Dystopia is a word commonly used to describe an imaginary society or state bound by injustice, autocracy and suppression. The concept has found its way into film and television with remarkable ease. TV shows like The Handmaid’s Tale, Westworld, or Altered Carbon characterize this. In the last decade, projections of an undesirable future have been used to focus on the current problems and fears of today. Increasingly, such global concerns as technological progress, climate change, and political crisis have become and remained eternal fuel for artistic interpretation. This is true of Years and Years, a timely representation of today’s global reality.
The outcome of the BBC and HBO collaboration mirrors a frightening tomorrow, which the viewer can yet recognize as both hazy and distinctly familiar.
Meet the Lyons
Years and Years, a six-part drama based in Manchester, follows the life of the Lyons family from 2019 to 2034. The story is a uchronia, an imaginary time period where Donald Trump wins a second term. Against the background of emergent and authoritative British regime, powered by Vivienne Rook (Emma Thompson), the narration charts both historical and personal struggles. The Lyons family is made up of two sisters and two brothers, with their grandmother, children and nephews.
Over the course of fifteen years, all the characters deal with political instability, which brings different kind of urgencies.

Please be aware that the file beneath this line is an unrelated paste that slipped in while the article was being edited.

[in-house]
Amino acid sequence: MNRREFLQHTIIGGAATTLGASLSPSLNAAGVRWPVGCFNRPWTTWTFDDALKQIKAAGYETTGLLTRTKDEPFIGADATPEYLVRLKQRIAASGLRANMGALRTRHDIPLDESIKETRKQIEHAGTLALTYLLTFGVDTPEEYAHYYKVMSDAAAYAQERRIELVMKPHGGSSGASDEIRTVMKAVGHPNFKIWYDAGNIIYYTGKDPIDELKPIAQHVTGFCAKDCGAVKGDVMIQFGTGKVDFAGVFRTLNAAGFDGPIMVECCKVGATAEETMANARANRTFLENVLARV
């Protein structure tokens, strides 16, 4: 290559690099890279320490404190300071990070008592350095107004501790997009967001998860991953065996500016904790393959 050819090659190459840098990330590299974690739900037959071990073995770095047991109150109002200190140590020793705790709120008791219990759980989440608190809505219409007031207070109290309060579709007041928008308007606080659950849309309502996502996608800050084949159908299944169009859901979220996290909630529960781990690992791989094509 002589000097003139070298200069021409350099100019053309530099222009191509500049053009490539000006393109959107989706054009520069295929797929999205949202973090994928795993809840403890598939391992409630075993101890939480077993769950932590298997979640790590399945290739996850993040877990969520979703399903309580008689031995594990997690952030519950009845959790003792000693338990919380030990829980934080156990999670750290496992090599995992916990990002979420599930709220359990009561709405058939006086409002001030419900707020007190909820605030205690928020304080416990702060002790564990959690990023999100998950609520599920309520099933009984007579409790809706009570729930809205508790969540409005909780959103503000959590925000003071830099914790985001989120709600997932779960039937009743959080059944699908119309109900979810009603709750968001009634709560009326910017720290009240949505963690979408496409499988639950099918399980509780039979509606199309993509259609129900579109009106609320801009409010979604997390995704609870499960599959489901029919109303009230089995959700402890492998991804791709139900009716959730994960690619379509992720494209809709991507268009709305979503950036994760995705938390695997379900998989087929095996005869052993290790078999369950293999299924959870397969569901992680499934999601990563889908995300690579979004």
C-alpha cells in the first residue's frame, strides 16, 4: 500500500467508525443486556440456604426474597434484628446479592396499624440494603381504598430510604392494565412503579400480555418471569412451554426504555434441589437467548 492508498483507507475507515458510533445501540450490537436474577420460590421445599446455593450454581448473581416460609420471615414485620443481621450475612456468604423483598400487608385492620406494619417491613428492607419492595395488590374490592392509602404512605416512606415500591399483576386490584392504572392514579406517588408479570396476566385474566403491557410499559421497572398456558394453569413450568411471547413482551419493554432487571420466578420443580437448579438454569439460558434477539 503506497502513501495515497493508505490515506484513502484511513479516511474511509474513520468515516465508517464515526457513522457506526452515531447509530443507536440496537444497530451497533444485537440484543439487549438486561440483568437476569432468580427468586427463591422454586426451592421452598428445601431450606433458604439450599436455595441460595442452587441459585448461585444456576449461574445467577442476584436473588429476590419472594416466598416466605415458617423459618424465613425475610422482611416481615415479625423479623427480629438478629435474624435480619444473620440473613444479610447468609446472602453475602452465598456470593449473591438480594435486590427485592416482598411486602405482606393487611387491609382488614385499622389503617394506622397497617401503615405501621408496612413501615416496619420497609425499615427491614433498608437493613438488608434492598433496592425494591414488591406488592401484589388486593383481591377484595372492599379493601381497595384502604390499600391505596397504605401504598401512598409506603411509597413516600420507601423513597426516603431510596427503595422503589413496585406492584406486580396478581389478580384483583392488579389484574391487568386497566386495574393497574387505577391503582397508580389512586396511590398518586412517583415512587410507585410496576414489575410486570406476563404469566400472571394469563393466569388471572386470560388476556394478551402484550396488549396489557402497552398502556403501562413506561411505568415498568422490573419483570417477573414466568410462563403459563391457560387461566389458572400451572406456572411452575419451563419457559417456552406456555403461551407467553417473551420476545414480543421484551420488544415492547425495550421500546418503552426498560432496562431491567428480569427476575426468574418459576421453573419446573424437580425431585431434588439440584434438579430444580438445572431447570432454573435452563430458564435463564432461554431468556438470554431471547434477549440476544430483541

From the refugee camp officer (Russell Tovey) who tackles his lover’s deportation, to the financial adviser (Rory Kinnear) hit by a banking crisis. From the activist (Jessica Hynes) who witnesses a nuclear strike between the USA and China, to the new Rook supporter (Ruth Madeley). Although the storylines seem quite distant from each other, they all converge in a common scenic space, in which technology plays an important role.
In the same way as Black Mirror depicts a dystopia, where AI development or social media addiction cause harm, Years and Years shows the viewer a future where hi-tech tools can be frightening. Yet, both TV shows are able to tell a universal story by pointing out inner struggles and the deep connection between the individual and the wider framework.
Despite the big historical changes, it still gives space to the intimacy of the characters. The Lyons family sees its bubble blow up, episode by episode, but never gives up.
An inclusive representation
Given this perspective, Years and Years does not only represent a likely future, but also the diversity of today’s society. In the Lyons family, the viewer finds different generations, ethnicities and sexual orientations.
For instance, when the viewer first meets Rosie Lyons, confined to a wheelchair because of spina-bifida, they won’t find any fragile character. Rosie shows a fierce personality and even her sexual drive is not hidden.
Dystopia as catharsis
The creator Russell T. Davies, author of the revival of Doctor Who (2005), didn’t only produce a family drama. Years and Years is a timely representation of events and trauma that could really happen and somehow rings true.
The material for dystopia is already here: from populist-extremist tendencies to the climate crisis, from collapsed economies to refugees’ emergency. The series warns the viewer about all the risks at hand. It works as a collective catharsis by showing them on a screen.
With a driving rhythm that underlines the tension, Davies builds up a powerful series that mirrors today’s society. In so doing, he couldn’t “write more than six lines without putting in a gag“.
Unlike Black Mirror, Years and Years is a timely representation of all the things that could go wrong. But it never fails to raise a laugh — even in a dystopia.